There once was a story of 3 glamorous women who cured their woes by swallowing colour-coded pills.
“Take 3 yellow ‘dolls’ before bedtime for a broken love affair; take 2 red dolls and a shot of scotch for a shattered career; take Valley of the Dolls in heavy doses for the truth about the glamour set on the pill kick.” (from Valley of the Dolls film publicity)
Valley of the Dolls was the best-selling book of 1966. Fifty years later, little has changed in our desire to medicate and manage anxiety and insomnia. What has changed is the drug of choice. While Valley of the Dolls centered on Barbiturates (eg. Seconal, Nembutal), they have now gone out of fashion. Benzodiazepines eg. Ativan, Xanax, Klonopin, Valium has become the staple – it’s the little black dress in the pill cabinet.
As opiates have become our modern day grim reaper, it’s easy to overlook the lesser known crisis of benzodiazepines.
The Canadian Centre of Substance Abuse reported that in 2013, approximately 11.5% of Canadians were using prescribed sedatives (including benzodiazepines). The rate of use is higher in senior citizens. In the United States, it’s estimated that doctors write out over 50 million prescriptions for benzodiazepines.
Benzodiazepines and Barbiturates work on the GABA system. If you were to stimulate your GABA system, it would feel like you have a thick blanket on to dampen your nervous system and absorb any sign of excitability. You would feel comfortably sedated.
Benzodiazepines have largely replaced barbiturates over the years. Not only do they combat anxiety and induce sleepiness but they can also control seizures. Although Doctors prescribe them for short-term use, they can fall into a predictable cycle as other drugs: what starts off as giving relief can turn into dependency.
What Goes Down Must Come Up
If you try pushing an inflatable beach ball under the water, it will inevitably and forcefully pop up out of the water. Pusing down anxiety is great until that anxiety rebounds.
The challenges of benzodiazepines reads like a grocery list:
- They are potentially addictive
- The more you use them, the more you need them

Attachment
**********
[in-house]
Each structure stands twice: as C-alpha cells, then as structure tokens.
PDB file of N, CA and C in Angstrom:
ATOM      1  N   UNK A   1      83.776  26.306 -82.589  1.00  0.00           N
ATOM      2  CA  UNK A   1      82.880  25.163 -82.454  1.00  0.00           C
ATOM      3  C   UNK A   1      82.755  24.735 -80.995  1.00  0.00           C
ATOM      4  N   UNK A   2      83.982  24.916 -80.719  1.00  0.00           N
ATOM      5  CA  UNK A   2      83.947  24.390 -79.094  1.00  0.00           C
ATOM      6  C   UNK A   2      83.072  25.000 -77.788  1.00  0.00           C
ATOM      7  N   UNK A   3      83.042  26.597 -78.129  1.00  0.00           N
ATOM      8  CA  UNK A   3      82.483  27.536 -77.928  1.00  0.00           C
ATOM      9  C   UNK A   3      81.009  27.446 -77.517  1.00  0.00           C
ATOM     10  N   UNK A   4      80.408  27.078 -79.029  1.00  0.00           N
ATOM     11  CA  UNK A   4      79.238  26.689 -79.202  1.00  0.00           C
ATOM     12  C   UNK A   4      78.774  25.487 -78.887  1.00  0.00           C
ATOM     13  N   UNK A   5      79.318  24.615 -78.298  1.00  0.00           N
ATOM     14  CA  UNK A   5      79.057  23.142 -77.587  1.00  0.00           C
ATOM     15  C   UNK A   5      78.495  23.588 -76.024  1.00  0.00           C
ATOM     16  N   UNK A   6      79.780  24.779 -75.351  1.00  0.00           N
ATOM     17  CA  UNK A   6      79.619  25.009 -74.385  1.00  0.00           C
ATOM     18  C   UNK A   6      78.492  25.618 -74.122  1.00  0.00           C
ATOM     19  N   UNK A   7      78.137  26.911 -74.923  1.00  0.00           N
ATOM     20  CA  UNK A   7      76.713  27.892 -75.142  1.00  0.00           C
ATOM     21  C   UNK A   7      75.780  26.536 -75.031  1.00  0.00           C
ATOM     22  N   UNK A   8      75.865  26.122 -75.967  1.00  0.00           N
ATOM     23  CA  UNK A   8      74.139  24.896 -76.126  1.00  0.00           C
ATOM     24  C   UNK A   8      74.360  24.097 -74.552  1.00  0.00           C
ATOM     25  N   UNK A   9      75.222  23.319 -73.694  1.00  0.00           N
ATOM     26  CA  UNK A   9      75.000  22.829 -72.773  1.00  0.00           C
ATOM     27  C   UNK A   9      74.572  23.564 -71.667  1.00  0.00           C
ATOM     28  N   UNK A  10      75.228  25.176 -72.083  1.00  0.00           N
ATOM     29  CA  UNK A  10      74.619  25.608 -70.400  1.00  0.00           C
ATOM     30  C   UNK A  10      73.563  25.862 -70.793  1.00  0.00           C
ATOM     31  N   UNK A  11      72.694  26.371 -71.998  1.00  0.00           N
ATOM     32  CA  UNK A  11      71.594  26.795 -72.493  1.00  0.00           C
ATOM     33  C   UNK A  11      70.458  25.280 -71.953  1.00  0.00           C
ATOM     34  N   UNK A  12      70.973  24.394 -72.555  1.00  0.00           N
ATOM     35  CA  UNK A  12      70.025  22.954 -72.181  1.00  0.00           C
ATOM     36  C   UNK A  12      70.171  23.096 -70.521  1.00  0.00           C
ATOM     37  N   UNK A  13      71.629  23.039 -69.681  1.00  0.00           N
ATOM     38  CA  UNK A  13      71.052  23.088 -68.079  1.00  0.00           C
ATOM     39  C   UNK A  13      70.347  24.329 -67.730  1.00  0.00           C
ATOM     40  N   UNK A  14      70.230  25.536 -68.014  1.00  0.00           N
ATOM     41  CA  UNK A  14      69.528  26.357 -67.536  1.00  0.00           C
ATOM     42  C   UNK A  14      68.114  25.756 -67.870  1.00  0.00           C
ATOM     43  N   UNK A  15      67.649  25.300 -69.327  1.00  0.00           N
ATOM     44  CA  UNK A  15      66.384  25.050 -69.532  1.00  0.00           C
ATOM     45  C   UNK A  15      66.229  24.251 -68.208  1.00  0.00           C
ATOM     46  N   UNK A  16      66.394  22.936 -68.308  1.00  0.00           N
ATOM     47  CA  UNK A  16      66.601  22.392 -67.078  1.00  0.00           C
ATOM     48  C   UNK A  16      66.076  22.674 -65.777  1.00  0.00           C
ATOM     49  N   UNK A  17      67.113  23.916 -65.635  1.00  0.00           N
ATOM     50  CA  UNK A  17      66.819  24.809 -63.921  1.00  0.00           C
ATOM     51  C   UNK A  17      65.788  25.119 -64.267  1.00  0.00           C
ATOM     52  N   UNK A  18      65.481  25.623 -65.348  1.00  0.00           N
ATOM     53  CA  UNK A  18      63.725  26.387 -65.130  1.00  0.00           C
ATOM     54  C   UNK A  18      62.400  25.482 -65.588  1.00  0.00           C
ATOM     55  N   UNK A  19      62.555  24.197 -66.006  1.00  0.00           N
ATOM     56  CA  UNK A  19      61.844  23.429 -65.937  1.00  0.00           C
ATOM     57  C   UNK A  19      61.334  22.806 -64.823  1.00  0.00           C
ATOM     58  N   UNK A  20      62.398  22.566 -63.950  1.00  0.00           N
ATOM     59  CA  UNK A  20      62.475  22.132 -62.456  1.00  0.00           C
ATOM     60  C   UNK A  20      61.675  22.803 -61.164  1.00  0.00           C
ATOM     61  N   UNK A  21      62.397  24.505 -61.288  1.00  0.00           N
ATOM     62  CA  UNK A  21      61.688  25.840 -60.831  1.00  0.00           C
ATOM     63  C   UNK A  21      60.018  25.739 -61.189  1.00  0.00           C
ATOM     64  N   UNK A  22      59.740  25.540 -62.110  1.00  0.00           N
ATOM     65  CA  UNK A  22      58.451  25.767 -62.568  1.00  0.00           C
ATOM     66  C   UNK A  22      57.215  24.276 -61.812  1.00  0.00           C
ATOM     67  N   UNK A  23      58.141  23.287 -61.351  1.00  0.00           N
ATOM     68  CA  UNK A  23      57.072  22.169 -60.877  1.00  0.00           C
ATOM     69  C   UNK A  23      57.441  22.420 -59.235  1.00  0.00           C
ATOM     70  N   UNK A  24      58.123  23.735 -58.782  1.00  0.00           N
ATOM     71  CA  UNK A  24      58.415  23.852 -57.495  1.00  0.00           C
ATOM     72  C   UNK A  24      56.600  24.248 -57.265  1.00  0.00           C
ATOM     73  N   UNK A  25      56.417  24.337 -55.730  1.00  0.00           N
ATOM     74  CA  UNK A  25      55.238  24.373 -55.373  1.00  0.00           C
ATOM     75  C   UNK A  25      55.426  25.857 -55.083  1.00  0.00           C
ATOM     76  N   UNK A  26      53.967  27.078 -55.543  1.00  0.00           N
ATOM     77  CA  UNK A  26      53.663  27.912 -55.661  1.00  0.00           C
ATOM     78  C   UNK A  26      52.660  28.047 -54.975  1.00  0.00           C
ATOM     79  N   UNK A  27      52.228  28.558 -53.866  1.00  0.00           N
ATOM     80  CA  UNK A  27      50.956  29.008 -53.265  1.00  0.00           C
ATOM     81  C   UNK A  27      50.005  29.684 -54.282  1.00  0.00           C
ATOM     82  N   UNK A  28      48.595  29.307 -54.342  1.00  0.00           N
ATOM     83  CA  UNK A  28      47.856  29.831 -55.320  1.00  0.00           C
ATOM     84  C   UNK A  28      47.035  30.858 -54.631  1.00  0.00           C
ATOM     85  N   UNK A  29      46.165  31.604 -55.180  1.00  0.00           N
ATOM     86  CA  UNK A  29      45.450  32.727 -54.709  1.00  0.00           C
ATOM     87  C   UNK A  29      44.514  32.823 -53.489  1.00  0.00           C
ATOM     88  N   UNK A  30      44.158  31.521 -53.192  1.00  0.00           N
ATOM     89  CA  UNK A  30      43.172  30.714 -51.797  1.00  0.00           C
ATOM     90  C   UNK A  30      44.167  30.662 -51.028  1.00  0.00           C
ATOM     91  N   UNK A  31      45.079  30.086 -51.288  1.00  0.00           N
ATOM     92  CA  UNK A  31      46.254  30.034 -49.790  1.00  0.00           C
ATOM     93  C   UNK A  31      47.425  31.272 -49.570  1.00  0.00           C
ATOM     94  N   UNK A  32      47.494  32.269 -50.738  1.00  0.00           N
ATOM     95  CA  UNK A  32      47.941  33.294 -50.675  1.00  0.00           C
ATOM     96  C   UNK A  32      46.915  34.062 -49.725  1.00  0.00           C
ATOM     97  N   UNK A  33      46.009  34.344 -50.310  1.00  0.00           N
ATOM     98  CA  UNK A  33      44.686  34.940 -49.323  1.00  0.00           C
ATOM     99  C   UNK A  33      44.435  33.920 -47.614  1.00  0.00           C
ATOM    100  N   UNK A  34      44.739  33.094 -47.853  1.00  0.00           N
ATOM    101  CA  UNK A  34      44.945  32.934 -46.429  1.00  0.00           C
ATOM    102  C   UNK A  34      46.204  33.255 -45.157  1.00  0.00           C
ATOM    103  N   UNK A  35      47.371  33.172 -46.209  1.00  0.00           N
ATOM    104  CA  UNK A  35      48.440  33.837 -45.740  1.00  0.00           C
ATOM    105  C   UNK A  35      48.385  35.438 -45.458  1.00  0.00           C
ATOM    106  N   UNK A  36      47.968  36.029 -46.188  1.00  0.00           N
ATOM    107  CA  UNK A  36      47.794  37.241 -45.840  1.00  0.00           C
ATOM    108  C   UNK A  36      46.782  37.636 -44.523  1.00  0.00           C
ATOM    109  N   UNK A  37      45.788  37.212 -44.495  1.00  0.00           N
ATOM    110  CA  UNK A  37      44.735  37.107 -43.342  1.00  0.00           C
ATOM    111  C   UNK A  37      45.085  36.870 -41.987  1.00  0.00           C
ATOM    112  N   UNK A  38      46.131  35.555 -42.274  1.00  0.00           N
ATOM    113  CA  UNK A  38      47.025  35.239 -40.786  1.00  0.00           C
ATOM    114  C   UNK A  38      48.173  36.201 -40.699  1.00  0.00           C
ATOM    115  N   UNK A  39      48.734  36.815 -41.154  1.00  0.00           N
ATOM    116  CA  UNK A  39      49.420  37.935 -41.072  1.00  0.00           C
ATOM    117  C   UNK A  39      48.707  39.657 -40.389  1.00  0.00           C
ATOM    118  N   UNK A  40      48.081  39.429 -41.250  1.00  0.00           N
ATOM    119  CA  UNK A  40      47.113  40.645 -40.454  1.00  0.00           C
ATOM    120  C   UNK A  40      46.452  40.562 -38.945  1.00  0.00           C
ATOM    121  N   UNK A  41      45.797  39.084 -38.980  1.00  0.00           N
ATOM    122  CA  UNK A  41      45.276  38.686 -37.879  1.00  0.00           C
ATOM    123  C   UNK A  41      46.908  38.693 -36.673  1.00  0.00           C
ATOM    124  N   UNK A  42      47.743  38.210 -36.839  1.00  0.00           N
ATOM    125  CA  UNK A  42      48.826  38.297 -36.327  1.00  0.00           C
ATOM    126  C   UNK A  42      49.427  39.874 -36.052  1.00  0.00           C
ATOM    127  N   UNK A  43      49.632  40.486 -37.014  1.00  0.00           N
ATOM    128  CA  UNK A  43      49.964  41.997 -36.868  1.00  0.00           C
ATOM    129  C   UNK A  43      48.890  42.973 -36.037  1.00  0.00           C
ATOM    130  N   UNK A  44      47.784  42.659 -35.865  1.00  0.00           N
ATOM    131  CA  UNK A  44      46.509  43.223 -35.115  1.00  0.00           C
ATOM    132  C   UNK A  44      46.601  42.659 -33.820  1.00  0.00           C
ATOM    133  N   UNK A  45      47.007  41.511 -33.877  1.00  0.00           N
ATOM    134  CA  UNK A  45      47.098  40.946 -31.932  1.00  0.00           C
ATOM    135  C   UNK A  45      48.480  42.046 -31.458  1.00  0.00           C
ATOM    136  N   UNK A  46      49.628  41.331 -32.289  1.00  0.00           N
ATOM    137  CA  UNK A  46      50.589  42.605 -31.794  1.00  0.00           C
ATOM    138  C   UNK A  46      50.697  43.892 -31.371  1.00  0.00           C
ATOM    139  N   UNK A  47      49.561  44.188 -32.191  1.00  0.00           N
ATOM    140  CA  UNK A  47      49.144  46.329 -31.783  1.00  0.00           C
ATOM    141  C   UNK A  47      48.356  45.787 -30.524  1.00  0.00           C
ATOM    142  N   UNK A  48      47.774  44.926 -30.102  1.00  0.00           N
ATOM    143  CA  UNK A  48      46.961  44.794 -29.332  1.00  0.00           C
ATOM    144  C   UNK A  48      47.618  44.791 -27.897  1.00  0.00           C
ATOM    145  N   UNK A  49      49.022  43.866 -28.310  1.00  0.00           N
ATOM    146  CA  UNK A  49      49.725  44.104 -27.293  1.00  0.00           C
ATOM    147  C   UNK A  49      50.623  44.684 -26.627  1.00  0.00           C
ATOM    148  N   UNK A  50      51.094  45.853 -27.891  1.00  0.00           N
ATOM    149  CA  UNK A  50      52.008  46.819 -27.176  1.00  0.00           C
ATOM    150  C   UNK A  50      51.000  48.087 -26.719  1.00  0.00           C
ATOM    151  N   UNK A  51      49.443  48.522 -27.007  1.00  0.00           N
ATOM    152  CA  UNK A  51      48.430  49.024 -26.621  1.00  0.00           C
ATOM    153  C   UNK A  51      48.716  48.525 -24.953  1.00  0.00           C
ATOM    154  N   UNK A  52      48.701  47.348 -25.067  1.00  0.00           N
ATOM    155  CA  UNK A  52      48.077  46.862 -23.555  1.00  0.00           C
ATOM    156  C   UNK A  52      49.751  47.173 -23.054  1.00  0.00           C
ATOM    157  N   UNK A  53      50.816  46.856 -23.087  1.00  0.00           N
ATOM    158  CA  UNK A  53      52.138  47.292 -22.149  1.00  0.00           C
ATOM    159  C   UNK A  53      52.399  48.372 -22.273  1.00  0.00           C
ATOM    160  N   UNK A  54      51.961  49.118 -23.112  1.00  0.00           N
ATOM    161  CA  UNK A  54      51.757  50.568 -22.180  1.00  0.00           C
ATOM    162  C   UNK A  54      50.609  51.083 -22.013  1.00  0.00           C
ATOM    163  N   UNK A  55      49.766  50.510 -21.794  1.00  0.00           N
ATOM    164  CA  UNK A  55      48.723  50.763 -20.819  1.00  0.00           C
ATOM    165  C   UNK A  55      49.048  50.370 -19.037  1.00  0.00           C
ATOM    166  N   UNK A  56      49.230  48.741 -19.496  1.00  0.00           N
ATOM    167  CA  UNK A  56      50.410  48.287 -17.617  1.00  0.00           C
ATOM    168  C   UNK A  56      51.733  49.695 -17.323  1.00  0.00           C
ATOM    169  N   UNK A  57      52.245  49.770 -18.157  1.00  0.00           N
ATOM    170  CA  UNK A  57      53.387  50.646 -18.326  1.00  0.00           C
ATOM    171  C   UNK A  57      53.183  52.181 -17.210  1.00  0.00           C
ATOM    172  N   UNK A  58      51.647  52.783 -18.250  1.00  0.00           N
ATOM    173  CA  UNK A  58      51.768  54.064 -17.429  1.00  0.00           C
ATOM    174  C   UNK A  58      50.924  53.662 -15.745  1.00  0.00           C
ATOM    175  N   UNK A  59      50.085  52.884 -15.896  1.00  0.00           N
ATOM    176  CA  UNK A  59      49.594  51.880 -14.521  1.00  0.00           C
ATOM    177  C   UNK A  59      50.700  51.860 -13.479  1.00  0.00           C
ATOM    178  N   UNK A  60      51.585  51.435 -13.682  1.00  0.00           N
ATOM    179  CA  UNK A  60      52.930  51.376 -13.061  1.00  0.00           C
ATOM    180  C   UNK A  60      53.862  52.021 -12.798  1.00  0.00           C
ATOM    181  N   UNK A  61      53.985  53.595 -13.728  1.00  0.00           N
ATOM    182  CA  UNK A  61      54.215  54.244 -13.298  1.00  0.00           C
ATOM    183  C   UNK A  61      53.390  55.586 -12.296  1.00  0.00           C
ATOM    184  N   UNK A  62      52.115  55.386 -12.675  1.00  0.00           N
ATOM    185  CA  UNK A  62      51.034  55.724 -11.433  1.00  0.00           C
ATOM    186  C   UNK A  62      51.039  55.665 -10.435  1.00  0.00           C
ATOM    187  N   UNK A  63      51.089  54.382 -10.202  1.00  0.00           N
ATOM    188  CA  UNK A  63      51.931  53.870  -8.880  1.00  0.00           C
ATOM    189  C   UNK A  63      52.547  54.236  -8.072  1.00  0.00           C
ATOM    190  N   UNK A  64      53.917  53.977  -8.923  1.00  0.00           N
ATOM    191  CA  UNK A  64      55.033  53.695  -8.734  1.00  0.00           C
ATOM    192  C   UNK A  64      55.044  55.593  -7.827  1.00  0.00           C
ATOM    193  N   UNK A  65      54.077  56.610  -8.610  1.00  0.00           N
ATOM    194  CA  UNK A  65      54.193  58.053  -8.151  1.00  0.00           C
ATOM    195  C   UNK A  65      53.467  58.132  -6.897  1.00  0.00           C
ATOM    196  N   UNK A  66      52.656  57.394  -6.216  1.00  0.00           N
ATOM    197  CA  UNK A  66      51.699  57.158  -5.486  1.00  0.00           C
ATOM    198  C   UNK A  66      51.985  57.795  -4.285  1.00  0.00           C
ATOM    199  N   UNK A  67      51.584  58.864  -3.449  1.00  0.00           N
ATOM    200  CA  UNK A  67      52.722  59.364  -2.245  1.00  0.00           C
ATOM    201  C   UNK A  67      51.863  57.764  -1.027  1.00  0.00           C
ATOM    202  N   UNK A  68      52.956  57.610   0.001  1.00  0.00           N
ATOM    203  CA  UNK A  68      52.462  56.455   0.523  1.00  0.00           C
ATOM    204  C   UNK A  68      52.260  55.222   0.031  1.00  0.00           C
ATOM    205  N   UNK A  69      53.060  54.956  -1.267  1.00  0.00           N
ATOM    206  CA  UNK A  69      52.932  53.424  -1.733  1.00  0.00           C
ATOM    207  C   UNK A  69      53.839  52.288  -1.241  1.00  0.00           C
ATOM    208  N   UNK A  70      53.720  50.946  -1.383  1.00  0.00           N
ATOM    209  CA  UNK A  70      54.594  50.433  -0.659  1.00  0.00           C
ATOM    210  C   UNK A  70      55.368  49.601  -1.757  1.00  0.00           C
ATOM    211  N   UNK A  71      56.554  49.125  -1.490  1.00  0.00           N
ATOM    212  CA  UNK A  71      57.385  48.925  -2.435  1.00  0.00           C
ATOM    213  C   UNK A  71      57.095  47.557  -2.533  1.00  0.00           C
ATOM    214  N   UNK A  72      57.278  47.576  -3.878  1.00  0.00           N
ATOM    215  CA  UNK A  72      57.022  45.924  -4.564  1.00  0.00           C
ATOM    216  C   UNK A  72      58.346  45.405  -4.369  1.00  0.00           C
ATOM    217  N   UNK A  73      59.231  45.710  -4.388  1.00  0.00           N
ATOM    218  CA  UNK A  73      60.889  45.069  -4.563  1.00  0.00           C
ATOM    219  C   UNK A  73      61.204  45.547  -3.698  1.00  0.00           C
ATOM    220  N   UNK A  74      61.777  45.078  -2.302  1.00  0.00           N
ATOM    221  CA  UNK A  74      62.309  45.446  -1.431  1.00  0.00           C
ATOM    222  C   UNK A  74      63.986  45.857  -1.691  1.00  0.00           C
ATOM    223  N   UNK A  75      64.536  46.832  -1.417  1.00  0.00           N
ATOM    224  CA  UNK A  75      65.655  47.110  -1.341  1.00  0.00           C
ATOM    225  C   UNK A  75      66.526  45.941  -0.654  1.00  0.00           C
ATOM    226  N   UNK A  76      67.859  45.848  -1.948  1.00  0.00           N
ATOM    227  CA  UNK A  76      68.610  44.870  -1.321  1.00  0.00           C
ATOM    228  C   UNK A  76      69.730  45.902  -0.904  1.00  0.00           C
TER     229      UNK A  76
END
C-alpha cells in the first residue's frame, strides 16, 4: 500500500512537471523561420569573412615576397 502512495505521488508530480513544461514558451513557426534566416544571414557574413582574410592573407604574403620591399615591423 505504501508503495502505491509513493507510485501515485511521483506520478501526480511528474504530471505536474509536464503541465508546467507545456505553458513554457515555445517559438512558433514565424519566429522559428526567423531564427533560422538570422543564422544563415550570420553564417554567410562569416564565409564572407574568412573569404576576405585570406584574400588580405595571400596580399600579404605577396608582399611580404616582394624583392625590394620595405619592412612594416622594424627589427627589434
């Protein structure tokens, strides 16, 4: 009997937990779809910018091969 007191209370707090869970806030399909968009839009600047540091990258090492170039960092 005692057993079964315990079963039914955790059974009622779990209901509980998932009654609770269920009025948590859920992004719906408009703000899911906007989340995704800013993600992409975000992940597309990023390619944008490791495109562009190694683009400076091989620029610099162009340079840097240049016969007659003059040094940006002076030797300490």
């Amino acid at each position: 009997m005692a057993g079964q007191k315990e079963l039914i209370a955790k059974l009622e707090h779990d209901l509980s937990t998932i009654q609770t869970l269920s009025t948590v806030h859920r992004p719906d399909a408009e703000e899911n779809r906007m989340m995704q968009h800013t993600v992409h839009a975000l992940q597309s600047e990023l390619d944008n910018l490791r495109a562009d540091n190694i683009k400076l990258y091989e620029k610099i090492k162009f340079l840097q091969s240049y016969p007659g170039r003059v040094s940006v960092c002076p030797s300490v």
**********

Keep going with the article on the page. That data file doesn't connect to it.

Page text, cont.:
- The longer you take them, the more chance you’ll feel withdrawal symptoms (anxiety) even while you are still taking them
- The real challenge is coming off of them
Try Saying Goodbye To Your Little Friend
Saying goodbye to your benzo is not easy and will likely leave you feeling anxious.
Short-term side effects can include anxiety, irritability, headaches, dizziness and insomnia.
Over the long-term, protracted withdrawal can induce withdrawal symptoms such as depression, gastrointestinal issues, insomnia and cognitive impairment continuing for months and sometimes years.
Symptom Rebound can also occur where anxiety symptoms return and are higher than the original levels of anxiety.
This is an example when coming full circle is not a good thing.
A Therapist’s Experience
In my practice, I have come face to face with the harsh realities of benzodiazepines withdrawal. It has been written that It is more difficult to withdraw from benzos than it is from heroin (Malcolm H Lader, 1999). In my experiences, I believe this to be true.
“And though she's not really ill
There's a little yellow pill
She goes running for the shelter ” (Rolling Stones)
In the ‘60’s it was “Mother’s Little Helpers” and today it is benzodiazepines.
Our desire to medicate our discomfort is a constant which can be patient and/or Doctor driven. The majority of clients I have worked with who are struggling with benzodiazepine dependency were prescribed these pills by their Doctors.
You will find benzodiazepines by prescription at a Doctor’s office near you in a lovely array of colours including peach, blue, white, yellow, green. But buyer beware: in spite of their promises, the nightmare often begins when the pill kicks in and you think you are starting to feel better.
Tanya works with multiple addictions and has supported many clients in their efforts to taper off benzodiazepines.
Vancouver Benzodiazepines & Z Drug Support Group: